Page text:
A tall, softly spoken man with a slim, muscular build (the result of years of martial arts training) White is obviously excited by the attention his day-release is attracting. His list of invited guests would be the envy of any young impresario; Max Stafford-Clark and Stephen Daldry of the Royal Court Theatre will be there, as will the playwright Timberlake Wertenbaker and casting directors Mary Selway and Patsy Pollock. Many of them have followed White's 'career' for several years.

In 1987, Alan McCormack, the Royal Shakespeare Company director, came into Wormwood Scrubs to work with the prison's drama group and suggested Steven Berkoff's East as an alternative to the more traditional farce and pantomime productions. Berkoff himself attended rehearsals and the project was featured on The South Bank Show, with extracts from the play performed by White and other lifers.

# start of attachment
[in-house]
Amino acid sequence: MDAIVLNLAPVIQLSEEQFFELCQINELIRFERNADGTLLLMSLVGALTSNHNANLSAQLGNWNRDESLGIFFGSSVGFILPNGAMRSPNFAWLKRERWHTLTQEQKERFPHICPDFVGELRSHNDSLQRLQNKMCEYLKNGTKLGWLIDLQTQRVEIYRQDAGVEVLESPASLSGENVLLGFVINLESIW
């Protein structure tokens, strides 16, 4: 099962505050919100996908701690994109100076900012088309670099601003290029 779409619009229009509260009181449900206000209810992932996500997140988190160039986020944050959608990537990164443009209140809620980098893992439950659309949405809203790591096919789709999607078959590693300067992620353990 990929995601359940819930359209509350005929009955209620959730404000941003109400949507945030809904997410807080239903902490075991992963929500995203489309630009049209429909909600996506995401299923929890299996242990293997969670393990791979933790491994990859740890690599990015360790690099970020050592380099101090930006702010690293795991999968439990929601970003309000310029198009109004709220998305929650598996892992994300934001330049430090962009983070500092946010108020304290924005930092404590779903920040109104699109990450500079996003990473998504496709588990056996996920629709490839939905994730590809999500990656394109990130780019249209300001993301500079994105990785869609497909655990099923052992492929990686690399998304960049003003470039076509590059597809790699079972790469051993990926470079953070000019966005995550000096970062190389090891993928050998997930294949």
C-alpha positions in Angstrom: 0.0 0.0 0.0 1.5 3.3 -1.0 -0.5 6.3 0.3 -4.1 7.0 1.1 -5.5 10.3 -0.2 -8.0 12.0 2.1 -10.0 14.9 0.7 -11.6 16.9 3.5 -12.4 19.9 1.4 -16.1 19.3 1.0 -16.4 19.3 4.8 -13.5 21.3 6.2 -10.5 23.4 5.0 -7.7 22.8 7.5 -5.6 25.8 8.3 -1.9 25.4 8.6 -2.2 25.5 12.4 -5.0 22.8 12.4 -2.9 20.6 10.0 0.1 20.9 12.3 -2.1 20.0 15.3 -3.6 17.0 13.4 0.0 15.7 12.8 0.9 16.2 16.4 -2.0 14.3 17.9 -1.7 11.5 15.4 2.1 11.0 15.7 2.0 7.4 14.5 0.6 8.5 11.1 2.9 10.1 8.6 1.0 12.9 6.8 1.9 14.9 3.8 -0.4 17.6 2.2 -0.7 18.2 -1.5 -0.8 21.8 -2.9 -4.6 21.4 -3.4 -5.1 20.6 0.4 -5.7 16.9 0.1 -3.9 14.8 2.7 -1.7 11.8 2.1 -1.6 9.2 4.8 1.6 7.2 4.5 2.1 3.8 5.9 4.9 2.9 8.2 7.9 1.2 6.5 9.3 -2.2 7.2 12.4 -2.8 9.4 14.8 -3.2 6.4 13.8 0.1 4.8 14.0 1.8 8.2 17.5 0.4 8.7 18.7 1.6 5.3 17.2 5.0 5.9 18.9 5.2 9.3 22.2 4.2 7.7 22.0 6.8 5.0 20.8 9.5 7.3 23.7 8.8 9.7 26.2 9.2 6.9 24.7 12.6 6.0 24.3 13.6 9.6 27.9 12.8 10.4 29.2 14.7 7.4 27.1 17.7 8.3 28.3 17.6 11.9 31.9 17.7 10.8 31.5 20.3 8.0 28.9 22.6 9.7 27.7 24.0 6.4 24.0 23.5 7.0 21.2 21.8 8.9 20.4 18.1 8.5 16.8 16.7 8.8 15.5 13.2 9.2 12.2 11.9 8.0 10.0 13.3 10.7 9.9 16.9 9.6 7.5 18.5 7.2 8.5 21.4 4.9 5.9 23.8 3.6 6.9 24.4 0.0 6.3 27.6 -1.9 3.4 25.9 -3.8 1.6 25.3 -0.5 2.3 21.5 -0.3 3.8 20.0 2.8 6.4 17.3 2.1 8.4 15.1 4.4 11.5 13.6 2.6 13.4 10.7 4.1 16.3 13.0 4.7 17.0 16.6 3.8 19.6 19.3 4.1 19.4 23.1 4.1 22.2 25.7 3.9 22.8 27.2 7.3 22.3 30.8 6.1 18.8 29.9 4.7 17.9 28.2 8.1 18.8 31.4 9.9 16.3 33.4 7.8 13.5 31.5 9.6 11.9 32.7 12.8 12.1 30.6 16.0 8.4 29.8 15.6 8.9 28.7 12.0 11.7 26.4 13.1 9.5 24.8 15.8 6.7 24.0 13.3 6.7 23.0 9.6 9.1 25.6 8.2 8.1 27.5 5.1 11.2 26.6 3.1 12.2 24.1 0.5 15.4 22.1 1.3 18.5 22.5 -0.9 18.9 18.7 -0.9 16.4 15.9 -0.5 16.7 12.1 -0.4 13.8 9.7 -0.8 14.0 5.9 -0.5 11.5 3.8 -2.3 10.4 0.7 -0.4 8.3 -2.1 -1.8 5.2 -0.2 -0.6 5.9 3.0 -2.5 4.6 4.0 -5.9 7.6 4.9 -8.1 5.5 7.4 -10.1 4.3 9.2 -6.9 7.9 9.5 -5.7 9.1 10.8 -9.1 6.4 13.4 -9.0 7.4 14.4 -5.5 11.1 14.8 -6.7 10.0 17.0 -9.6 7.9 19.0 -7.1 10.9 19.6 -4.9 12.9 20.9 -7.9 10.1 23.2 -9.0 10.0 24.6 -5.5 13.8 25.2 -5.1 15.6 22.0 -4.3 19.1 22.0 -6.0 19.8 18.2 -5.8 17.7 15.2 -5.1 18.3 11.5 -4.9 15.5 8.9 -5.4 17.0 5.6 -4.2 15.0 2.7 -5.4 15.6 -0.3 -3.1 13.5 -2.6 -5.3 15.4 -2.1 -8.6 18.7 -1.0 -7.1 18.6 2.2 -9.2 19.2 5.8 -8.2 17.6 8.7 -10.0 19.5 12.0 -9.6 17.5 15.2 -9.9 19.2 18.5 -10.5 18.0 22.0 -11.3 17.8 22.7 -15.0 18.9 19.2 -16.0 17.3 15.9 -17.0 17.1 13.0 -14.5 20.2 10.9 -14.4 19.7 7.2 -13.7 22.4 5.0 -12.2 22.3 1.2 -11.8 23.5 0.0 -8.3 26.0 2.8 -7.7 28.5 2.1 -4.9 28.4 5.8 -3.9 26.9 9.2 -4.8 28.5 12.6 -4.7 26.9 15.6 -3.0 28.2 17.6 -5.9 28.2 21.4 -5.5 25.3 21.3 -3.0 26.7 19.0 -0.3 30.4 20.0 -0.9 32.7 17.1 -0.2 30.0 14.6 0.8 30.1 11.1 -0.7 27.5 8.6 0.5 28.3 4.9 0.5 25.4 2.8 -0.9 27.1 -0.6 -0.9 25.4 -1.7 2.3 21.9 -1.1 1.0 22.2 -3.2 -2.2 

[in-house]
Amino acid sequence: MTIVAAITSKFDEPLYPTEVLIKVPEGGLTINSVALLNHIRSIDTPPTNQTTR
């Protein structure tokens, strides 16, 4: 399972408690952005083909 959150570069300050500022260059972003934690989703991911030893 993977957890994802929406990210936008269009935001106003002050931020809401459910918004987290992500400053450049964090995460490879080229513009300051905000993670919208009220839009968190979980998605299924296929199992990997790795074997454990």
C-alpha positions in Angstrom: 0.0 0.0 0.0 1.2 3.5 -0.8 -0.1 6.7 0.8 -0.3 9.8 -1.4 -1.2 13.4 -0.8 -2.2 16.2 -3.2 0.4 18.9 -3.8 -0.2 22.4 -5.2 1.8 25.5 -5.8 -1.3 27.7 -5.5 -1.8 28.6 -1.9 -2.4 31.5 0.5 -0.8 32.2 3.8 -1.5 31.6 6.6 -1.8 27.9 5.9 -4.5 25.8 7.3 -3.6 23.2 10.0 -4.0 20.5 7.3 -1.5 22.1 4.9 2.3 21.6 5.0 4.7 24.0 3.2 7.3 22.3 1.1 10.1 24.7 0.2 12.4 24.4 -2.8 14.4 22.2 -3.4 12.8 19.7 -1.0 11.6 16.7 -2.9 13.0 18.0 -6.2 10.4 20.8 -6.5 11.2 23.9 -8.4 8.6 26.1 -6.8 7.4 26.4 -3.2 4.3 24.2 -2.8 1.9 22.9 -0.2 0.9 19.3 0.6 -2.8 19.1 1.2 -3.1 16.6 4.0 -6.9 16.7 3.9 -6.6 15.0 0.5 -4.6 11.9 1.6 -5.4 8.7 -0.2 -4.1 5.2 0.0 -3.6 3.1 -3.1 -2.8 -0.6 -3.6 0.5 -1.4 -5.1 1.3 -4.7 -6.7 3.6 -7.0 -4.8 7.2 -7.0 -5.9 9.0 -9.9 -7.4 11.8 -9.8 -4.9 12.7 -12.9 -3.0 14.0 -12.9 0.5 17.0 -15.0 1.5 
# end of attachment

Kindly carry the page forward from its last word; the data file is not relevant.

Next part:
The prison authorities deemed the production too inflammatory to be performed to inmates, a reaction which White has encountered several times since. Beckett's Waiting for Godot, Trevor Griffiths' The Comedians and Snoo Wilson's The Glad Hand have all been banned at varying stages of production, while other plays were considered suitable only for visiting dignitaries - a fact which still rankles:

'Although it's nice to perform a play to people who know what you are doing in a knowledgeable way, it's completely different with inmates,' he says, 'They don't know the etiquette and they're always shouting things out, but they are the most passionate audience you will ever get. That's why they're here.'